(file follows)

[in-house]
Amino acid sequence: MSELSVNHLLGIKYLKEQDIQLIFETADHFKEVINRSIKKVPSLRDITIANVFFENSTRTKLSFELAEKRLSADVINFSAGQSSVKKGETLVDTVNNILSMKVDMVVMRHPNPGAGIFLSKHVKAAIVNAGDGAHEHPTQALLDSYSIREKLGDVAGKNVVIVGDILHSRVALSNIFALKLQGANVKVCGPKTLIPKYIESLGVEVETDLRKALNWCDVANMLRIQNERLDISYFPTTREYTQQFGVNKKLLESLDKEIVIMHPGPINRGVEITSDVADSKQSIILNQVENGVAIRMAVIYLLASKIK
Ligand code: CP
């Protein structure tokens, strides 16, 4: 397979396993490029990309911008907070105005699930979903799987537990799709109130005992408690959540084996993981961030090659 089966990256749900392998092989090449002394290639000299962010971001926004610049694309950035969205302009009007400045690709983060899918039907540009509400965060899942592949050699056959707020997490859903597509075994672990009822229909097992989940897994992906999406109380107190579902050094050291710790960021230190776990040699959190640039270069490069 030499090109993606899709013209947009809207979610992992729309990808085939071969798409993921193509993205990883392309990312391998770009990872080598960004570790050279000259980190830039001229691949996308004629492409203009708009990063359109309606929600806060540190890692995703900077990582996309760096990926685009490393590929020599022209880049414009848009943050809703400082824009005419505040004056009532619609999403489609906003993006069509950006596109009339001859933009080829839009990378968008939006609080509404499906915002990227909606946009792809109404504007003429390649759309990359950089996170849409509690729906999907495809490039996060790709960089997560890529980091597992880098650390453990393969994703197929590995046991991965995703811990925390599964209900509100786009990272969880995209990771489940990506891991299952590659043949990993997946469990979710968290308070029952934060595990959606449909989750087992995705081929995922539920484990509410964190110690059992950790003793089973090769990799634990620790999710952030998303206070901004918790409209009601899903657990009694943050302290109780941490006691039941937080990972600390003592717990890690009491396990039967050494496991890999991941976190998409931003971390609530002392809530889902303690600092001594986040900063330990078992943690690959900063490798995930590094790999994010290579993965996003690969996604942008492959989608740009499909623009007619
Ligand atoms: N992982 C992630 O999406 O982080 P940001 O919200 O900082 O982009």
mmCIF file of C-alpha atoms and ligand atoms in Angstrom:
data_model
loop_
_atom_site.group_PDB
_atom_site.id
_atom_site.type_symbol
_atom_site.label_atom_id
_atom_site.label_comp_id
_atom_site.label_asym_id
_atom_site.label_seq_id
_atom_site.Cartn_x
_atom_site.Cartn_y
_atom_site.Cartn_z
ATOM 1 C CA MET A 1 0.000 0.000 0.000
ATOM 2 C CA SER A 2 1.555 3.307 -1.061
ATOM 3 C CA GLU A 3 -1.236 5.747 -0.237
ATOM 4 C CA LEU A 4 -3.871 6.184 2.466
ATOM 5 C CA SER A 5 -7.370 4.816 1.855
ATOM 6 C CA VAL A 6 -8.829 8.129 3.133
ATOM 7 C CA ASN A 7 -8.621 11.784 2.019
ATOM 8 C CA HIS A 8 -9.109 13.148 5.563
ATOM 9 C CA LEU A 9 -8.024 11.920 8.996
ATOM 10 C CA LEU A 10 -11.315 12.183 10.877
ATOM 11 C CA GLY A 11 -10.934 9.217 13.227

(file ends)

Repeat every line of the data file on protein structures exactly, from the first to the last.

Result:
[in-house]
Amino acid sequence: MSELSVNHLLGIKYLKEQDIQLIFETADHFKEVINRSIKKVPSLRDITIANVFFENSTRTKLSFELAEKRLSADVINFSAGQSSVKKGETLVDTVNNILSMKVDMVVMRHPNPGAGIFLSKHVKAAIVNAGDGAHEHPTQALLDSYSIREKLGDVAGKNVVIVGDILHSRVALSNIFALKLQGANVKVCGPKTLIPKYIESLGVEVETDLRKALNWCDVANMLRIQNERLDISYFPTTREYTQQFGVNKKLLESLDKEIVIMHPGPINRGVEITSDVADSKQSIILNQVENGVAIRMAVIYLLASKIK
Ligand code: CP
């Protein structure tokens, strides 16, 4: 397979396993490029990309911008907070105005699930979903799987537990799709109130005992408690959540084996993981961030090659 089966990256749900392998092989090449002394290639000299962010971001926004610049694309950035969205302009009007400045690709983060899918039907540009509400965060899942592949050699056959707020997490859903597509075994672990009822229909097992989940897994992906999406109380107190579902050094050291710790960021230190776990040699959190640039270069490069 030499090109993606899709013209947009809207979610992992729309990808085939071969798409993921193509993205990883392309990312391998770009990872080598960004570790050279000259980190830039001229691949996308004629492409203009708009990063359109309606929600806060540190890692995703900077990582996309760096990926685009490393590929020599022209880049414009848009943050809703400082824009005419505040004056009532619609999403489609906003993006069509950006596109009339001859933009080829839009990378968008939006609080509404499906915002990227909606946009792809109404504007003429390649759309990359950089996170849409509690729906999907495809490039996060790709960089997560890529980091597992880098650390453990393969994703197929590995046991991965995703811990925390599964209900509100786009990272969880995209990771489940990506891991299952590659043949990993997946469990979710968290308070029952934060595990959606449909989750087992995705081929995922539920484990509410964190110690059992950790003793089973090769990799634990620790999710952030998303206070901004918790409209009601899903657990009694943050302290109780941490006691039941937080990972600390003592717990890690009491396990039967050494496991890999991941976190998409931003971390609530002392809530889902303690600092001594986040900063330990078992943690690959900063490798995930590094790999994010290579993965996003690969996604942008492959989608740009499909623009007619
Ligand atoms: N992982 C992630 O999406 O982080 P940001 O919200 O900082 O982009």
mmCIF file of C-alpha atoms and ligand atoms in Angstrom:
data_model
loop_
_atom_site.group_PDB
_atom_site.id
_atom_site.type_symbol
_atom_site.label_atom_id
_atom_site.label_comp_id
_atom_site.label_asym_id
_atom_site.label_seq_id
_atom_site.Cartn_x
_atom_site.Cartn_y
_atom_site.Cartn_z
ATOM 1 C CA MET A 1 0.000 0.000 0.000
ATOM 2 C CA SER A 2 1.555 3.307 -1.061
ATOM 3 C CA GLU A 3 -1.236 5.747 -0.237
ATOM 4 C CA LEU A 4 -3.871 6.184 2.466
ATOM 5 C CA SER A 5 -7.370 4.816 1.855
ATOM 6 C CA VAL A 6 -8.829 8.129 3.133
ATOM 7 C CA ASN A 7 -8.621 11.784 2.019
ATOM 8 C CA HIS A 8 -9.109 13.148 5.563
ATOM 9 C CA LEU A 9 -8.024 11.920 8.996
ATOM 10 C CA LEU A 10 -11.315 12.183 10.877
ATOM 11 C CA GLY A 11 -10.934 9.217 13.227